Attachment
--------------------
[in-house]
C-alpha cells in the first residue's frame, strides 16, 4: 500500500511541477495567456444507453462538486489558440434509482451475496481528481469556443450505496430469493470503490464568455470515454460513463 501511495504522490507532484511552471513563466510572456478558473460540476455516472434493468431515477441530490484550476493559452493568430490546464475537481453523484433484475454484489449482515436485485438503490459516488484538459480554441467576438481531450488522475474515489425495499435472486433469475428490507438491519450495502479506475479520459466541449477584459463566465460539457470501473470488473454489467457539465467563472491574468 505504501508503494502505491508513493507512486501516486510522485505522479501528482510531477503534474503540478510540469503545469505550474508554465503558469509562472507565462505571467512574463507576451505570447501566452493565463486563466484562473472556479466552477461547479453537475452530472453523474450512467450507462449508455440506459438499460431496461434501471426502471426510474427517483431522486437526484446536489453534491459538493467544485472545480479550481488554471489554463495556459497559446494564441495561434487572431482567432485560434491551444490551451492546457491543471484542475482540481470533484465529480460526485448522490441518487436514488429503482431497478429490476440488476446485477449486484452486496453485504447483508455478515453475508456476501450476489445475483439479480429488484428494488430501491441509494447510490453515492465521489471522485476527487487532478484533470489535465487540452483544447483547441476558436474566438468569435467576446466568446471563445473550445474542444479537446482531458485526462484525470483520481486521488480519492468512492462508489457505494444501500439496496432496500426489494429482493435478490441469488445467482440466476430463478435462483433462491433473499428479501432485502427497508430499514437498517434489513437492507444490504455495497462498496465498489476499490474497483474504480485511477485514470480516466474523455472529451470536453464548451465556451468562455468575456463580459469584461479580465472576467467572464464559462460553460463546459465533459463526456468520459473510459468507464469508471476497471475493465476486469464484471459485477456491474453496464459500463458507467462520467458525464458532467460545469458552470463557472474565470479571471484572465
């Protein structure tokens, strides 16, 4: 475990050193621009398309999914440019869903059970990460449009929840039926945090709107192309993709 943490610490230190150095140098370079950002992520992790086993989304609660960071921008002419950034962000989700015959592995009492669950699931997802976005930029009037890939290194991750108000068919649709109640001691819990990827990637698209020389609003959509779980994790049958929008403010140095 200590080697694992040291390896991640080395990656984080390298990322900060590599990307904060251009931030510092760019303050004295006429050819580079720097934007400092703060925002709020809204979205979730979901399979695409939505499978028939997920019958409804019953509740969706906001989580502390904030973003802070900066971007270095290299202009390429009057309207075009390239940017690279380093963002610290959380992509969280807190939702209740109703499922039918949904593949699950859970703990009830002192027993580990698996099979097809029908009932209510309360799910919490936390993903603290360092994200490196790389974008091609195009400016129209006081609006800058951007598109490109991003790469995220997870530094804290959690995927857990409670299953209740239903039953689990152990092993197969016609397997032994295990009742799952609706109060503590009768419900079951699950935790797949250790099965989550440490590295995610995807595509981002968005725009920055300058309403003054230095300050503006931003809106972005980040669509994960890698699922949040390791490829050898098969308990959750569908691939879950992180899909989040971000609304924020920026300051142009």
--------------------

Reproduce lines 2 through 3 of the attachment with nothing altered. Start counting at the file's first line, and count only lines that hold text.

C-alpha cells in the first residue's frame, strides 16, 4: 500500500511541477495567456444507453462538486489558440434509482451475496481528481469556443450505496430469493470503490464568455470515454460513463 501511495504522490507532484511552471513563466510572456478558473460540476455516472434493468431515477441530490484550476493559452493568430490546464475537481453523484433484475454484489449482515436485485438503490459516488484538459480554441467576438481531450488522475474515489425495499435472486433469475428490507438491519450495502479506475479520459466541449477584459463566465460539457470501473470488473454489467457539465467563472491574468 505504501508503494502505491508513493507512486501516486510522485505522479501528482510531477503534474503540478510540469503545469505550474508554465503558469509562472507565462505571467512574463507576451505570447501566452493565463486563466484562473472556479466552477461547479453537475452530472453523474450512467450507462449508455440506459438499460431496461434501471426502471426510474427517483431522486437526484446536489453534491459538493467544485472545480479550481488554471489554463495556459497559446494564441495561434487572431482567432485560434491551444490551451492546457491543471484542475482540481470533484465529480460526485448522490441518487436514488429503482431497478429490476440488476446485477449486484452486496453485504447483508455478515453475508456476501450476489445475483439479480429488484428494488430501491441509494447510490453515492465521489471522485476527487487532478484533470489535465487540452483544447483547441476558436474566438468569435467576446466568446471563445473550445474542444479537446482531458485526462484525470483520481486521488480519492468512492462508489457505494444501500439496496432496500426489494429482493435478490441469488445467482440466476430463478435462483433462491433473499428479501432485502427497508430499514437498517434489513437492507444490504455495497462498496465498489476499490474497483474504480485511477485514470480516466474523455472529451470536453464548451465556451468562455468575456463580459469584461479580465472576467467572464464559462460553460463546459465533459463526456468520459473510459468507464469508471476497471475493465476486469464484471459485477456491474453496464459500463458507467462520467458525464458532467460545469458552470463557472474565470479571471484572465
């Protein structure tokens, strides 16, 4: 475990050193621009398309999914440019869903059970990460449009929840039926945090709107192309993709 943490610490230190150095140098370079950002992520992790086993989304609660960071921008002419950034962000989700015959592995009492669950699931997802976005930029009037890939290194991750108000068919649709109640001691819990990827990637698209020389609003959509779980994790049958929008403010140095 200590080697694992040291390896991640080395990656984080390298990322900060590599990307904060251009931030510092760019303050004295006429050819580079720097934007400092703060925002709020809204979205979730979901399979695409939505499978028939997920019958409804019953509740969706906001989580502390904030973003802070900066971007270095290299202009390429009057309207075009390239940017690279380093963002610290959380992509969280807190939702209740109703499922039918949904593949699950859970703990009830002192027993580990698996099979097809029908009932209510309360799910919490936390993903603290360092994200490196790389974008091609195009400016129209006081609006800058951007598109490109991003790469995220997870530094804290959690995927857990409670299953209740239903039953689990152990092993197969016609397997032994295990009742799952609706109060503590009768419900079951699950935790797949250790099965989550440490590295995610995807595509981002968005725009920055300058309403003054230095300050503006931003809106972005980040669509994960890698699922949040390791490829050898098969308990959750569908691939879950992180899909989040971000609304924020920026300051142009």